For years now, the theft of honey bees around the world has been a major problem. In Australia and New Zealand, where Manuka honey is harvested, bees are as valuable as gold bars, so beekeepers are always on the lookout for never-do-wells. Here in the States, the problem is far worse, and many believe it is their fellow beekeepers or at the very last, individuals with significant bee handling experience. I mean, let’s face it, snatching up dozens of hives is not exactly for the inexperienced.
Recently, in the East Valley area of Arizona, a family-owned honey company, the Valley Honey Company, suffered a horrible loss. George Brenner III and George Brenner IV have been running the company as father and son for more than 10 years. They have stored their bees just outside of Queen’s Creek for quite some time, but now they are yet another statistic in the recent bee theft trend.
In all, the Brenner’s lost 56 hives estimated to be worth more than $50,000. As Brenner stated, “It’s our living.” They are not hobbyists doing this for fun; they are beekeeping to put food on their table, so the news of the theft was a crushing blow to their business. When they discovered the theft, it was as though it was a personal attack. Because the bees are kept in a private area and the considering the size of the heist, Brenner believed the theft must have come from someone that both knows bees and knows their property very well. He stated, “It’s just a gut punch. You work so stinking hard to keep them alive, healthy and strong,” then poof, they are gone. He added, “You just feel violated and you’re like, ‘We’ve got to do something about this.’”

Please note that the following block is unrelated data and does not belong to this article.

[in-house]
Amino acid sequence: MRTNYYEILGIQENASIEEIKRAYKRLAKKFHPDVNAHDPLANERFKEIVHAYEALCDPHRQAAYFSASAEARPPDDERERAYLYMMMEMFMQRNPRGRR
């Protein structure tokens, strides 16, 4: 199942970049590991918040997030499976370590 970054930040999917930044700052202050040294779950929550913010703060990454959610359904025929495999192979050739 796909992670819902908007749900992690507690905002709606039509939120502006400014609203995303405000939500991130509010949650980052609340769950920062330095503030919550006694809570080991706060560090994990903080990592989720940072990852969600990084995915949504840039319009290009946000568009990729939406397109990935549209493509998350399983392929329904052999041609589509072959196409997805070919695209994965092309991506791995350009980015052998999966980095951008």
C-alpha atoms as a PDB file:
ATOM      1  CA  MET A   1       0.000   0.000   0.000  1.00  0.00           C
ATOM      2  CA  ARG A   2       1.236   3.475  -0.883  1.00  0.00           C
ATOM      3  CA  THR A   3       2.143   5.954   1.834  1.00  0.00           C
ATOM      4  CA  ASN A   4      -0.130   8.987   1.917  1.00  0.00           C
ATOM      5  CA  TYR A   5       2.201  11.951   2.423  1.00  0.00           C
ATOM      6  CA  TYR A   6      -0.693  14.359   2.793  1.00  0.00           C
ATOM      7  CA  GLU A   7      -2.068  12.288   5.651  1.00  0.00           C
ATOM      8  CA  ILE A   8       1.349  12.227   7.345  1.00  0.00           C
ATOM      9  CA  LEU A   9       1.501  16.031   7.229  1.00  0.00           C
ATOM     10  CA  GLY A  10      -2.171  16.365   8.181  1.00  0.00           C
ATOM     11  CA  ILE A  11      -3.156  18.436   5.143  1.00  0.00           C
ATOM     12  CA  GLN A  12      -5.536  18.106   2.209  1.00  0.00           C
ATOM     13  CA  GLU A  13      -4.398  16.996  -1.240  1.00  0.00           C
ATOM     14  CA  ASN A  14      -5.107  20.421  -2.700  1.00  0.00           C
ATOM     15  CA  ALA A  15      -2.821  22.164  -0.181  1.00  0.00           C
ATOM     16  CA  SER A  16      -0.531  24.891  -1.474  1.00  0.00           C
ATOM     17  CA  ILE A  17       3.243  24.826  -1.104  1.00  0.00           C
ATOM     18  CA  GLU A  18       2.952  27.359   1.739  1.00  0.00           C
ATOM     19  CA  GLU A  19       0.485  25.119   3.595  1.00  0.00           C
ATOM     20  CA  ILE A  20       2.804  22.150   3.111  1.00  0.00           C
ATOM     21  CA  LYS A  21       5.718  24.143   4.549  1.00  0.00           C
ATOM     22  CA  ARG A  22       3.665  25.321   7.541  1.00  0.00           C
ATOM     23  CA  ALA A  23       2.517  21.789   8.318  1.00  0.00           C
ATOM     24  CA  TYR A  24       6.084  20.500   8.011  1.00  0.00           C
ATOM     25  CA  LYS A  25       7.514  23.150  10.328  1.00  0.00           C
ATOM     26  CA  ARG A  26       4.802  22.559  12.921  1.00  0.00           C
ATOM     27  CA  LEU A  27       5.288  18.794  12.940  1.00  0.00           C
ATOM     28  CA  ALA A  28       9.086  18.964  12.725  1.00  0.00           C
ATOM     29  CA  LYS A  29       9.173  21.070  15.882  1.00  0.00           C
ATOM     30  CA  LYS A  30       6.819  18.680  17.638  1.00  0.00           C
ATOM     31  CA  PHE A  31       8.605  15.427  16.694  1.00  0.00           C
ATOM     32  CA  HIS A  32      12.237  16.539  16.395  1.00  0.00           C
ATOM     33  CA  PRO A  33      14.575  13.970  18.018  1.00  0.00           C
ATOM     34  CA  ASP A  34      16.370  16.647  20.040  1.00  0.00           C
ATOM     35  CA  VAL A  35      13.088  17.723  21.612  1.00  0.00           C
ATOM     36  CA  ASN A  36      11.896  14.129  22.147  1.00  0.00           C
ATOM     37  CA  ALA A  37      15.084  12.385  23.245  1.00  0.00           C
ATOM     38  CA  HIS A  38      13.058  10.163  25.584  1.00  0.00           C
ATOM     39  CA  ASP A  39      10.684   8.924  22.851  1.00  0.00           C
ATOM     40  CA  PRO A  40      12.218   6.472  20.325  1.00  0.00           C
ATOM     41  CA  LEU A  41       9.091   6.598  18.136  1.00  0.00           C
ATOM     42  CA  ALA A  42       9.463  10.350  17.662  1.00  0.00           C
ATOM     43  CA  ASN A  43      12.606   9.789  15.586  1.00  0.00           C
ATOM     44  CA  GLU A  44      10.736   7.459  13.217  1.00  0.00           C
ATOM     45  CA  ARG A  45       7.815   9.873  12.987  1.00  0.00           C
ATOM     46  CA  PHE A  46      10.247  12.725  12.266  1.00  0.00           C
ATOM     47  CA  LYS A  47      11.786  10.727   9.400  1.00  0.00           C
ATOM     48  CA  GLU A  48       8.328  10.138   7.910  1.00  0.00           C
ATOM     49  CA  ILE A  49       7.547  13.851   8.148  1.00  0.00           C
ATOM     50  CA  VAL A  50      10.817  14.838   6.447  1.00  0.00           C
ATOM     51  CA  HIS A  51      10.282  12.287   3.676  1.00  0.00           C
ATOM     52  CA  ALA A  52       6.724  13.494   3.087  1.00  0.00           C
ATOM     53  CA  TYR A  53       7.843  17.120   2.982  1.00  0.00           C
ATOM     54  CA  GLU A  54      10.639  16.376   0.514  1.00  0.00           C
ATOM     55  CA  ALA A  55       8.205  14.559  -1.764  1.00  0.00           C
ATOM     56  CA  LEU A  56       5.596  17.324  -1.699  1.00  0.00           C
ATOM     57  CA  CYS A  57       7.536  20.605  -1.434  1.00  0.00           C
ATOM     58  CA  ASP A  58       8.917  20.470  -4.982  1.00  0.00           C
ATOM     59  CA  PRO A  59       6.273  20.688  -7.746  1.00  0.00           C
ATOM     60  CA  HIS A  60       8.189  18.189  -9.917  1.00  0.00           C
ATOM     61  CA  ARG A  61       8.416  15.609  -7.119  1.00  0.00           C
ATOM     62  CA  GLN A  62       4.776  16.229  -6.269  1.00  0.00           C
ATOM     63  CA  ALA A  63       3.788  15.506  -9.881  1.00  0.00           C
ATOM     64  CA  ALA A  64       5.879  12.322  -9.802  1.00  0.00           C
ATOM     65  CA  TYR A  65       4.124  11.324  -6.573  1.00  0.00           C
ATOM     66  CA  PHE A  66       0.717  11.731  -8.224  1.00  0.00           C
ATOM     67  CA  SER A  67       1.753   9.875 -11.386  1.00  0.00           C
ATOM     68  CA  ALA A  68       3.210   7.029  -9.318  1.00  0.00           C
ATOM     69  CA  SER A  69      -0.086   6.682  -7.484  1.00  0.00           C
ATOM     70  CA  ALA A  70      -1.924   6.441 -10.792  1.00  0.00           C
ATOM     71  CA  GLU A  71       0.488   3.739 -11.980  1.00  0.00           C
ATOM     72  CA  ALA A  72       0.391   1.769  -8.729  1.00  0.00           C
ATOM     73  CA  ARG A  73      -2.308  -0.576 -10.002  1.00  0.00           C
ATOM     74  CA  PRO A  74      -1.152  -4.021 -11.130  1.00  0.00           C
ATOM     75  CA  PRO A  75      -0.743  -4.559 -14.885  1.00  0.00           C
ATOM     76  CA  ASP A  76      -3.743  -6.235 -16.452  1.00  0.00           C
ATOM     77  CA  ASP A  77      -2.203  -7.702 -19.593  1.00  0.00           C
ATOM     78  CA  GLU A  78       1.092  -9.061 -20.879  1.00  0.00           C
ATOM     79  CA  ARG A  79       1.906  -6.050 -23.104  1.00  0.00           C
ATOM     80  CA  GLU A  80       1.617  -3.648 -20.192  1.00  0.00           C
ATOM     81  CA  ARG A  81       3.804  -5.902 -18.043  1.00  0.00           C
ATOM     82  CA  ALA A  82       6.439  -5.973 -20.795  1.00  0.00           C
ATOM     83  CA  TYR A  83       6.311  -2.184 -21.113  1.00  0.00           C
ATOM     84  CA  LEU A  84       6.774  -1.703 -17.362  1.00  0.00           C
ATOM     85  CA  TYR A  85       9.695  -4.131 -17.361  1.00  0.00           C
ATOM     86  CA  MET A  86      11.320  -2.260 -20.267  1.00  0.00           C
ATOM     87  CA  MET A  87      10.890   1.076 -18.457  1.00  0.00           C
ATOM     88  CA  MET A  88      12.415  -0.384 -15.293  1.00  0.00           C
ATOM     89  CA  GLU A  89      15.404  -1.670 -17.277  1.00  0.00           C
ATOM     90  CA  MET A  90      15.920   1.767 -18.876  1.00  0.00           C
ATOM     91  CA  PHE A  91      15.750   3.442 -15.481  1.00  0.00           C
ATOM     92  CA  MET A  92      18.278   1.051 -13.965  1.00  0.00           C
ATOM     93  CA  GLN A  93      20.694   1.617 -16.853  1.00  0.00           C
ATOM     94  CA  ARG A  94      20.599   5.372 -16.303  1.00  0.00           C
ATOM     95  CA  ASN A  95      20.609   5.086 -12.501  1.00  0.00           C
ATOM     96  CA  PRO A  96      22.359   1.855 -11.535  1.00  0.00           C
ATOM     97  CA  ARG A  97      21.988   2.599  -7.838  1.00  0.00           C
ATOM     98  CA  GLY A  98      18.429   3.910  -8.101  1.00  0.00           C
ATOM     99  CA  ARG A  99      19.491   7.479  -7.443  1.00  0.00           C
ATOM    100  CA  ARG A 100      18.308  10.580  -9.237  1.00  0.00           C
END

Rather than just take in on the chin, the Brenner’s took to social media to share what happened and hoped someone could provide some information that would bring the thieves to justice. Just as important was knowing who this person was that tried to steal their livelihood. The posts went viral of sorts, with tips starting to pour in. Eventually, the tips led to a property in Wickenburg and the son set up his own sting operation.
Brenner IV apparently investigated the property on his own and found the alleged thieves trying to remove their branding from the hives. He then called in the Maricopa County Sherriff’s office to help bring their hives back home. Brenner believes the bees were more than likely headed to California to help pollinate almond crops. They alleged thieves would have probably sold them outright so they would not have to worry about shipping them back at the end of the season. And, as expected, the Brenners know the thieves.
The case was eventually turned over to local authorities, in this case the Pinal County Sheriff’s office. While the thieves have been identified the hives recovered, red-handed we might add, the Sherriff’s office is still investigating the case and has not yet pressed charges.
Source: 12 News